The tie-in partner is exploring deals with rival studios, a move that comes after Mr. Eisner was stripped of his chairman title last week when 43% of Disney shareholders withdrew their support for him. Disney also still faces a takeover threat from Comcast Corp. as it struggles to regain its lost magic.
McDonald's is distressed over Mr. Eisner's failure to reach a new agreement with powerhouse Pixar Animation Studios, Advertising Age has learned. Like Pixar, the fast-food chain has approached other studio partners, including Sony Pictures and Warner Bros., according to two executives close to the situation. Sony declined to comment; a Warner Bros. spokeswoman said she was not aware of any talks with McDonald's.
While Pixar was not originally part of the Disney/McDonald's alliance, an executive familiar with the deal said Pixar was written into the agreement. Since McDonald's contract with Disney expires in 2006, it's now sweating whether the relationship should proceed under its current exclusive terms without Pixar. It also fears losing the red-hot Pixar franchise to its arch rival.
"Giving up Pixar is huge," said an executive close to Burger King, which had been foiled by the exclusive Disney/McDonald's deal. "It really opens up an opportunity for us."
While Pixar will produce two more films under its Disney deal, it's looking for a new distribution partner and is said, perhaps not so coincidentally, to be talking to both Sony and Warner Bros. "We wouldn't discuss any negotiations," said a McDonald's spokeswoman. "We have a great working relationship with Disney." Pixar declined to comment.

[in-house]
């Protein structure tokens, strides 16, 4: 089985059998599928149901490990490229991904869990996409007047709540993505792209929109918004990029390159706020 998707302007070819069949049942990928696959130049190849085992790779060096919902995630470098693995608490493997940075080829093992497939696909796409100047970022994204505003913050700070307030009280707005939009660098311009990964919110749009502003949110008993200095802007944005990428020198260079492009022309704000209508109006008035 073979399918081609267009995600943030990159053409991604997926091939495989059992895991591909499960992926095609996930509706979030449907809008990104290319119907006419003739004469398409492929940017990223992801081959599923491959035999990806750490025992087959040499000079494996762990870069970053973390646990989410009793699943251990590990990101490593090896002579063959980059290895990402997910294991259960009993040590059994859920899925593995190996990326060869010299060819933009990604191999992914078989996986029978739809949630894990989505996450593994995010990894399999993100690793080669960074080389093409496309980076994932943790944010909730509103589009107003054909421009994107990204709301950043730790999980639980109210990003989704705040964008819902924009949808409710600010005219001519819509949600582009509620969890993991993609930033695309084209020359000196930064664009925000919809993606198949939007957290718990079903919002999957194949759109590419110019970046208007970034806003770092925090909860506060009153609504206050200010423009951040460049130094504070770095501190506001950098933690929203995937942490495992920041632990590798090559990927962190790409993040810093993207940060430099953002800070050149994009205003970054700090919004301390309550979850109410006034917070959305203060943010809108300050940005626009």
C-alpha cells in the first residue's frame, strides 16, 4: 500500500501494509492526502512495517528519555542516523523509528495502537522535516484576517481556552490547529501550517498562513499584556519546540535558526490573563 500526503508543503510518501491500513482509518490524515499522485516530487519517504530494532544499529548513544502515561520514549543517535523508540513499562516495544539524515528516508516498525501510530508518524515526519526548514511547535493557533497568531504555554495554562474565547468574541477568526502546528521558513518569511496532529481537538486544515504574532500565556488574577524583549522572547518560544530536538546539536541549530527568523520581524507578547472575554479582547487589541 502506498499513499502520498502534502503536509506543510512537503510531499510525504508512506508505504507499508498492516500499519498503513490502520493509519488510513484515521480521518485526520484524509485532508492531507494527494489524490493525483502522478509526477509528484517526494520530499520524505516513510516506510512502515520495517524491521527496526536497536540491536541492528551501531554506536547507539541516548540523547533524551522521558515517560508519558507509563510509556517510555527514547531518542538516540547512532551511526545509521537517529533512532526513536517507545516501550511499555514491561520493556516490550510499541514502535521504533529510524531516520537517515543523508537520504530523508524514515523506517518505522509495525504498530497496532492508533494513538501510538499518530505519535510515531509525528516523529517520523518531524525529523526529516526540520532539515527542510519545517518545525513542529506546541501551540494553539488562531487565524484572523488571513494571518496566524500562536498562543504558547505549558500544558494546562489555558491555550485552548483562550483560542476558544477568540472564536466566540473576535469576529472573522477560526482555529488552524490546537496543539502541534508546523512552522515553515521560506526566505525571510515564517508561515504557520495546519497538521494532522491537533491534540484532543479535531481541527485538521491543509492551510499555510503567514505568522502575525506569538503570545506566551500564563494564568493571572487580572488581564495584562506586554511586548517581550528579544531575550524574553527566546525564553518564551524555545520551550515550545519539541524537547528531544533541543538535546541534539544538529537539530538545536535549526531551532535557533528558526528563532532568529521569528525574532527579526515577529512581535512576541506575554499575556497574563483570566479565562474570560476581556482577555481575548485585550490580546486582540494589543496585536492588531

Disney said it has a "mutually beneficial" and positive agreement with both McDonald's and Pixar.
Dissident shareholders Roy Disney and Stanley Gold, who resigned from the Disney board and have called for Mr. Eisner's resignation, blamed him for the talks with Pixar CEO Steven Jobs falling apart.
McDonald's is caught in the middle. Its pact with Disney, which took effect in January 1997, is estimated to be worth between $2 billion and $3 billion in promotional value and royalties.
McDonald's has complained in recent years about Disney's under-performing kid movies such as "Treasure Planet" and "Atlantis," and has had the most sustained success with Pixar juggernauts such as "Finding Nemo," the best McDonald's tie-in since 1995's "The Lion King."
With roughly half of Happy Meal promotions supporting Disney projects, the fortunes of McDonald's ride heavily on the quality of the films. Up until "Lion King," several of the Disney promotions flopped. By contrast, Disney's Pixar films including "A Bug's Life" and "Monsters, Inc." fared well for McDonald's.
Though the 10-year contract with Disney doesn't expire until 2006, and there is a chance Pixar could come back to the negotiating table, there is still considerable hand-wringing. "McDonald's knows that Pixar has had the hits," said an executive close to McDonald's. "So the question is: Do you pick for longevity or for the future?"
Moreover, Disney's recent appointment of a McDonald's competitor to its board could also influence the fast-feeder's decision to renegotiate with the entertainment giant, said Dick Adams, a former McDonald's operator turned consultant.
In January, Aylwin B. Lewis, president-chief operating officer of Yum Brands, the parent of rivals Taco Bell, Pizza Hut and KFC, joined Disney's board. "The Disney `alliance' has nearly three years to run," Mr. Adams wrote in a bulletin to franchisees. "Is this conflict of interest, and other turmoil at Disney, an opportunity to modify the `alliance"'?